Edler's tart berries are used in jams, jellies, pies and wines. Elderberry and elderflower fritters are very popular as well. Cordials and ice cream can be made from this plant also. Elderberries are high in vitamin C. In Britain, they are sometimes gently cooked with sugar to produce "Elderberry Rob", a thick winter cordial that acts against colds, and sooths sore throats and coughs.
Elder can be used as a conditioner and hair rinse. Also as a lotion, facial toner or astringent. Infusions of elder flowers are usually gentle and kind to the skin, while having a mildly bleaching effect. They can be used in a wide range of skin preparations for the face and body. As elder is both mild and healing, the infusion is frequently used to treat skin problems like dry or sensitive skin. It may also be used to reduce freckles. Elder can be used in rinses containing the flowers to lighten and condition gray or blonde hair.
ELDERBREEY JELLY by Alan Joellenbeck
2 quarts elderberries with stems removed
2 cups water
1 box pectin
5 cups sugar
In a sauce pan simmer the elderberries in the water until the berries are soft. Strain through a cloth. Be sure you have 3 1/2 cups of juice; if not, pour alittle water through the curshed berries. Return 3 1/2 cups juice to pan. Add pectin to the juice and bring to a boil. Boil for one minute. Remove from heat, skim and pour into hot sterilized jars. Seal with hot paraffin immediately.
Plain pastry or frozen pie crust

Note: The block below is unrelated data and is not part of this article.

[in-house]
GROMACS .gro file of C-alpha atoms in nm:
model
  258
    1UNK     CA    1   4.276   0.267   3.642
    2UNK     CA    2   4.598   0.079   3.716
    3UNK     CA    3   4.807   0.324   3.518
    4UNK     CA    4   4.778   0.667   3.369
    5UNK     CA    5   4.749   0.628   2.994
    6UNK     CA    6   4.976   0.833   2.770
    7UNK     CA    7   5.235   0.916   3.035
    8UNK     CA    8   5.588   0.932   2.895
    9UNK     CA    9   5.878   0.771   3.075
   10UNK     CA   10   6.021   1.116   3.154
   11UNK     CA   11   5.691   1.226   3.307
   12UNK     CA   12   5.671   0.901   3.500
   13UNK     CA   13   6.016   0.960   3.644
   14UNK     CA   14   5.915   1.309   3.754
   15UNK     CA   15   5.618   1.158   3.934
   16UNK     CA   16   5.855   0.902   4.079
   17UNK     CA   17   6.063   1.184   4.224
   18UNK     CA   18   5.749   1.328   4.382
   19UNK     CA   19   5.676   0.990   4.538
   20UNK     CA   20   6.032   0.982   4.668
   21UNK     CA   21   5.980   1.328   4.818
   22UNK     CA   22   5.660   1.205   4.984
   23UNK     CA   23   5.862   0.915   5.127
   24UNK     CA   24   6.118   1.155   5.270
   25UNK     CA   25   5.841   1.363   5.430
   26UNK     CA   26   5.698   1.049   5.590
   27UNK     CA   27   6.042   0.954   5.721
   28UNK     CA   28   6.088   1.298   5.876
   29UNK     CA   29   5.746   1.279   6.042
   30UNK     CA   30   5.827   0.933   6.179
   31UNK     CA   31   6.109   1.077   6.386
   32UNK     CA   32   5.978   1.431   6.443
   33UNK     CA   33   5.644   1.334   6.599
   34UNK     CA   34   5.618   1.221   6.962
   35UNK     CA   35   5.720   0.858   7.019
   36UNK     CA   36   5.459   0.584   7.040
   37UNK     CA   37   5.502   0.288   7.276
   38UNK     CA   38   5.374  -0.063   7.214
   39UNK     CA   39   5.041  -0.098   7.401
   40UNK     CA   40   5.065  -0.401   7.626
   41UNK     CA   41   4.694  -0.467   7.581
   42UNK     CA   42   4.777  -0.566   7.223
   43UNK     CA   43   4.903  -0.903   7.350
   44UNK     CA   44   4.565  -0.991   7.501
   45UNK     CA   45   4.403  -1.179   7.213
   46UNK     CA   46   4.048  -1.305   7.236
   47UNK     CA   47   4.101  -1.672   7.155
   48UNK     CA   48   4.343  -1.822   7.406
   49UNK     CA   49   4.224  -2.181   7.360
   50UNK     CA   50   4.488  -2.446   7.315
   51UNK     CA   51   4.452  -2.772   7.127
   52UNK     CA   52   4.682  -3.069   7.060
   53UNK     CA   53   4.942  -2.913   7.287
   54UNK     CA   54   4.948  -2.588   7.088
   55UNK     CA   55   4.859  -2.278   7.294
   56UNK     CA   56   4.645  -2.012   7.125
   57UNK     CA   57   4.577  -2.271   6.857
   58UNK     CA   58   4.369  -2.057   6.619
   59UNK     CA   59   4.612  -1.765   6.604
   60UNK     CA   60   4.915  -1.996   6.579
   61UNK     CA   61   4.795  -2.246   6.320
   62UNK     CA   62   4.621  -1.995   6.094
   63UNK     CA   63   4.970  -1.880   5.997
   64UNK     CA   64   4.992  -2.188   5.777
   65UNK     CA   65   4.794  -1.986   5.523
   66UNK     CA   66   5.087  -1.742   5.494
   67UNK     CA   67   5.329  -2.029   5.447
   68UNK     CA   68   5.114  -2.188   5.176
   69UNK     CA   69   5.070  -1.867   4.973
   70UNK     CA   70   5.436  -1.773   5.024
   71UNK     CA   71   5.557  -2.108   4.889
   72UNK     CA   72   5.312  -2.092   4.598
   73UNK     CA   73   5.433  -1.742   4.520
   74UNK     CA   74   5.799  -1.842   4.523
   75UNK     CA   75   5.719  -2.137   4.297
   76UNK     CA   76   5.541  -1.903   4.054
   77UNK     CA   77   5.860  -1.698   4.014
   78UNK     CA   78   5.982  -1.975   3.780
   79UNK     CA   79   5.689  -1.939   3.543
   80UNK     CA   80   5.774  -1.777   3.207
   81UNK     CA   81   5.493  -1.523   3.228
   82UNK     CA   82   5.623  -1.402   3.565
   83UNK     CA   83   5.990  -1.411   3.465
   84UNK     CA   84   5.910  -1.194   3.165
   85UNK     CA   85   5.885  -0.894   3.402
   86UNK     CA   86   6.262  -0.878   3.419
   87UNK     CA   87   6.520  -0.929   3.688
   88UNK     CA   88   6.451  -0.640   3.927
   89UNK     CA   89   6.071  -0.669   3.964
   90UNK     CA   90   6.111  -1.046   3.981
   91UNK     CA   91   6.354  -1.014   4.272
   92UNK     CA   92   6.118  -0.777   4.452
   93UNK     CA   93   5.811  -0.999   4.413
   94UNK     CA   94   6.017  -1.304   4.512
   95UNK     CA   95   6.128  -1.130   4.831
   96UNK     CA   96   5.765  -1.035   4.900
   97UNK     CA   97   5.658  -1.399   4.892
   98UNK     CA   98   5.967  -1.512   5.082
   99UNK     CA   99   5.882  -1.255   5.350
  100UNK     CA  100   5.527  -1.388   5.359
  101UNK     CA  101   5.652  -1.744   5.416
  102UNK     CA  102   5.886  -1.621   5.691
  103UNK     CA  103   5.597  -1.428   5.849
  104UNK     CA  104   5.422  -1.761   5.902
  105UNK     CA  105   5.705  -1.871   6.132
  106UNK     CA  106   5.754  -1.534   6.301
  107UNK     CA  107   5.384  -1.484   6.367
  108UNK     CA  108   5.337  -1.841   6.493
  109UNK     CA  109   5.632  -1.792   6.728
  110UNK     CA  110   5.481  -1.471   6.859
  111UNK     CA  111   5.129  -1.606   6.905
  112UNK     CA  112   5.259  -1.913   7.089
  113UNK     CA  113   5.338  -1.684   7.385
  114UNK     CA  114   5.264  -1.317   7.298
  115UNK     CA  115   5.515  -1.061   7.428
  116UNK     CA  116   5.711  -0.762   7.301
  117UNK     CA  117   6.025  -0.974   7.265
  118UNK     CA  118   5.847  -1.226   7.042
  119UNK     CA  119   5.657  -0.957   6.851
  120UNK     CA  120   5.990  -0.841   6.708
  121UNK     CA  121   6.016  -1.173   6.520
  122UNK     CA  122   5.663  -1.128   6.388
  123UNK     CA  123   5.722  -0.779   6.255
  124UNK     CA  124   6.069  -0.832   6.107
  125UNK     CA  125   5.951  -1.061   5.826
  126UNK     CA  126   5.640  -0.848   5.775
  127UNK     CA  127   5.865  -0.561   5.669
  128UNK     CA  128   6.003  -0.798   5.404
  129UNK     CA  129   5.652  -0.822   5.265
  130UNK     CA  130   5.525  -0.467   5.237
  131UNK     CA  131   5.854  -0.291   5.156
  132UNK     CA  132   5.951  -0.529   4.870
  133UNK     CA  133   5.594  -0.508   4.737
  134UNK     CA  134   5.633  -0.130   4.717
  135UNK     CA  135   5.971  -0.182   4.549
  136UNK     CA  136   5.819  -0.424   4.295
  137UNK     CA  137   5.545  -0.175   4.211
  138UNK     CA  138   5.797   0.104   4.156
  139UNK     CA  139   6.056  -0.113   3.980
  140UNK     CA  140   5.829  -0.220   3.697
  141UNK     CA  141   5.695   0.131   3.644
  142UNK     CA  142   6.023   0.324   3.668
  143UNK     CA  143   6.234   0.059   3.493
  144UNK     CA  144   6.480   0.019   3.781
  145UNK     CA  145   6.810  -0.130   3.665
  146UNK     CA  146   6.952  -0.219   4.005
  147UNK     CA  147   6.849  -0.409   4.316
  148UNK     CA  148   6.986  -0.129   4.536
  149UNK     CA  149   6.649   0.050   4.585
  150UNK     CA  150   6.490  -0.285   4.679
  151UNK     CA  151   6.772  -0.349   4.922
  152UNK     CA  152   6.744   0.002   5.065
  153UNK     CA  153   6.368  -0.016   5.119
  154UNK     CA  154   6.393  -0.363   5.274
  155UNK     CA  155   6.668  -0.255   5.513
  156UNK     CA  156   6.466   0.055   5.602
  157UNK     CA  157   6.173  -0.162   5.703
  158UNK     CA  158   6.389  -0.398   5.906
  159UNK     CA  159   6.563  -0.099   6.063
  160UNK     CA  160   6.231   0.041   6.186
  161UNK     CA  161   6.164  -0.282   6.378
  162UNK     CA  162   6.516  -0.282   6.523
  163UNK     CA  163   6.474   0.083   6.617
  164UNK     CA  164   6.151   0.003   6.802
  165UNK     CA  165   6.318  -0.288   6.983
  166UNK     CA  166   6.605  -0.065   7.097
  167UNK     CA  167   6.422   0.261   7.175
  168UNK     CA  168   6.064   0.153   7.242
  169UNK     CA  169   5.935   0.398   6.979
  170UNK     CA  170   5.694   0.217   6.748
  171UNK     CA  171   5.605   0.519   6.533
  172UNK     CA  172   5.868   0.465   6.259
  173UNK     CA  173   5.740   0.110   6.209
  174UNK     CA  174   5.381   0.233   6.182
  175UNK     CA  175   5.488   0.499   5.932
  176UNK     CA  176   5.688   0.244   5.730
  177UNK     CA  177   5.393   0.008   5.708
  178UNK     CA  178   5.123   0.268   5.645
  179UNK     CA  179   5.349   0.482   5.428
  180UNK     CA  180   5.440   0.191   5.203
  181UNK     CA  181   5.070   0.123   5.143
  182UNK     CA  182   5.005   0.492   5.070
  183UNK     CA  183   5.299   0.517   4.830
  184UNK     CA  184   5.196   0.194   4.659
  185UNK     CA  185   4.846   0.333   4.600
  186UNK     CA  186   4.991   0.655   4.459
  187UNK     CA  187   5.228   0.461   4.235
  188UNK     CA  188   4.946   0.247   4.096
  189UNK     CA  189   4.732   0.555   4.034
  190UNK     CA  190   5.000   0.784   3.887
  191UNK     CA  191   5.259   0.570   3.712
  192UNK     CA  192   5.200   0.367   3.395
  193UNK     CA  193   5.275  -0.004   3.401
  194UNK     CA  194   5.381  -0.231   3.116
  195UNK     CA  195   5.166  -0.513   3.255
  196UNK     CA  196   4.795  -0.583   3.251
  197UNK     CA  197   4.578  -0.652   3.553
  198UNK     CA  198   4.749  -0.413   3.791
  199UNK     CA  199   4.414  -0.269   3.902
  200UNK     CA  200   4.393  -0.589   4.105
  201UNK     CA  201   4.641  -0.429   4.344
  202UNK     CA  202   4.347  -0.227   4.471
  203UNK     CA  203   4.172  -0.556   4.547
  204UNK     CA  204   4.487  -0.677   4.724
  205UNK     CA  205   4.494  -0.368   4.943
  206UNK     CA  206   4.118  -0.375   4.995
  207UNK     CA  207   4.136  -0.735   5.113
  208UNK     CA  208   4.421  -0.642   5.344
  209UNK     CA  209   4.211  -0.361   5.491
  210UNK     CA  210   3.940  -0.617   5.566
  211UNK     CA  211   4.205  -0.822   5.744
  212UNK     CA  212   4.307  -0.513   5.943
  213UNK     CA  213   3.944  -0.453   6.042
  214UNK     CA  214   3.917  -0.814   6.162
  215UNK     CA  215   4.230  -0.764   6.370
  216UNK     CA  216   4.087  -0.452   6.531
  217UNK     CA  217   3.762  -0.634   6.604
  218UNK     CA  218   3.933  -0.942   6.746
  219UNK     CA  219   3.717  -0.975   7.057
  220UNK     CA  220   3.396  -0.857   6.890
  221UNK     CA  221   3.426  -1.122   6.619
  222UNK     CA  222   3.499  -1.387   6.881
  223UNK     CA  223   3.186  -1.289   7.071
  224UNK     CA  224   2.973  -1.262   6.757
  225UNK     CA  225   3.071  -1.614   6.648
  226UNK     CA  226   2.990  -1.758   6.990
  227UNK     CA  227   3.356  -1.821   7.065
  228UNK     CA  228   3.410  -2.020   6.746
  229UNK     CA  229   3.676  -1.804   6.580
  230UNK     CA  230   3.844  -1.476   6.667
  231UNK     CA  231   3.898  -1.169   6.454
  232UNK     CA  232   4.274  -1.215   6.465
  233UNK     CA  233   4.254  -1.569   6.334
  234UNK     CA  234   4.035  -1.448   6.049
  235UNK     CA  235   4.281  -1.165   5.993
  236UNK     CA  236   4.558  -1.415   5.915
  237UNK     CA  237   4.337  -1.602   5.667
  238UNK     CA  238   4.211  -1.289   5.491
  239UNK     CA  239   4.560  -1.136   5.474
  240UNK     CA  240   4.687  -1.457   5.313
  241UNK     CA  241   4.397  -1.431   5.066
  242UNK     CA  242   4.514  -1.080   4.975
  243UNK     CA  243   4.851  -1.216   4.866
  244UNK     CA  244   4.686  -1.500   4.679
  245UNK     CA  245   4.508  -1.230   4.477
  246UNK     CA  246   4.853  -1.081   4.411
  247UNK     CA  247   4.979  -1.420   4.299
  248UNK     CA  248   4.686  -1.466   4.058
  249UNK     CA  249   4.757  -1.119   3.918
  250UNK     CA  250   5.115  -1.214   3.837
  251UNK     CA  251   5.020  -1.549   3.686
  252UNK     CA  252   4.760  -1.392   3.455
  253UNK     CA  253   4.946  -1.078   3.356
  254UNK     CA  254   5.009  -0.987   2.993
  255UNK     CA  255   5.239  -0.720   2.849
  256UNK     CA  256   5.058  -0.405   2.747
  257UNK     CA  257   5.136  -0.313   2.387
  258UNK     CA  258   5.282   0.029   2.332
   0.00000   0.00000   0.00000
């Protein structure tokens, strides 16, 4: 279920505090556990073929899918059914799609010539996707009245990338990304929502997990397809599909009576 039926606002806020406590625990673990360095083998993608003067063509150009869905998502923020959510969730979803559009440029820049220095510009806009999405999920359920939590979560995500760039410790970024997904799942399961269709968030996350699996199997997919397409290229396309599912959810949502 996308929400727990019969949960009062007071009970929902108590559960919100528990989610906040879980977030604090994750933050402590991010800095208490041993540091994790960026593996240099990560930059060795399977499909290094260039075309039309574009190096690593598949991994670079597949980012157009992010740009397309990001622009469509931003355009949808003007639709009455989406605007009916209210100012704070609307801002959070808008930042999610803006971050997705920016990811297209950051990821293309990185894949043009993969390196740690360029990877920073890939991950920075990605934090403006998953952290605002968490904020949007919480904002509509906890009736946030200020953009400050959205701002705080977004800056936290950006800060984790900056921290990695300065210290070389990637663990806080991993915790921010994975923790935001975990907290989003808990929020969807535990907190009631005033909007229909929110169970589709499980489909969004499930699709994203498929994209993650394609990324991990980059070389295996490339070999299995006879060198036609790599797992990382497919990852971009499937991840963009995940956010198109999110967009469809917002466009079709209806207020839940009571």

3 cups steamed or cooked elderberries
1/2 cup sugar
2 tablespoons flour
4 tablespoons lemon juice
Line the pie pan with the pastry crust. Pour in the berries. Mix the sugar, salt and flour and sprinkle over the berries. Sprinkle lemon juice over the berries. Cover with pie crust and crimp the edges. Place in a 350 degree oven for 1 hour.
ELDER FLOWER FRITTERS by Alan Joellenbeck
Pick complete flower heads, wash and drain them. Holding the flower head upside down, dip into a thin pancake batter. Set the flowerhead in hot oil and cook until light brown. Remove and drain on a paper towel. Sprinkle with powdered sugar or cinnamon and enjoy.
ELDER FLOWER HAIR RINSE New Herb Bible
1 cup dried elder flowers
1 cup distilled water
Simmer flowers in the water for 30 minutes. Cover and leave to cool before using as a hair rinse.
ELDER FLOWER LOTION New Herb Bible
5 tablespoons elder flower infusion
5 tablespoons glycerin
3 tablespoons witch hazle
1 tablespoon olive oil
1 tablespoon eau de cologne
1/2 teaspoon borax
Pour all ingredients into a bottle and shake well. Seal tightly and keep refrigerated. Shake well before use.
ELDER FLOWER FACE FRESHNER New Herb Bible
4 tablespoons elder flower infusion
4 tablespoons glycerin
1 tablespoon rose water
1/2 tablespoon pure lemon juice
Combine all ingredients in a bottle and shake well. Seal and keep refrigerated. Shake well before use.
ELDERBERRY MEAD PORT Ed Basham
10 lbs. light clover honey
1 oz. tartaric acid
8 oz. dried elderberries
1 yeast EC1118
Bring 2 gallons of water to a boil in a stainless steel or ceramic pan and remove heat source. Add tartaric acid and honey, stir genlty to disolve. Depending on how the honey was processed, there may be wax and protine substance that will collect at the surface. Gentely skim off with a screen spoon. Cover and allow to cool to 85 degrees F. Pour this into a 3 gallon carboy, add yeast and attach air lock. Allow fermentation to proceed for two days before adding elderberries. Do a quick cold water wash on the dried elderberries using a large fine screen strainer. Alot of liquid that appears brown will pass through. Put the rinsed berries in the carboy using a funnel. Rack once about 4 weeks into the fermentation discarding the elderberries.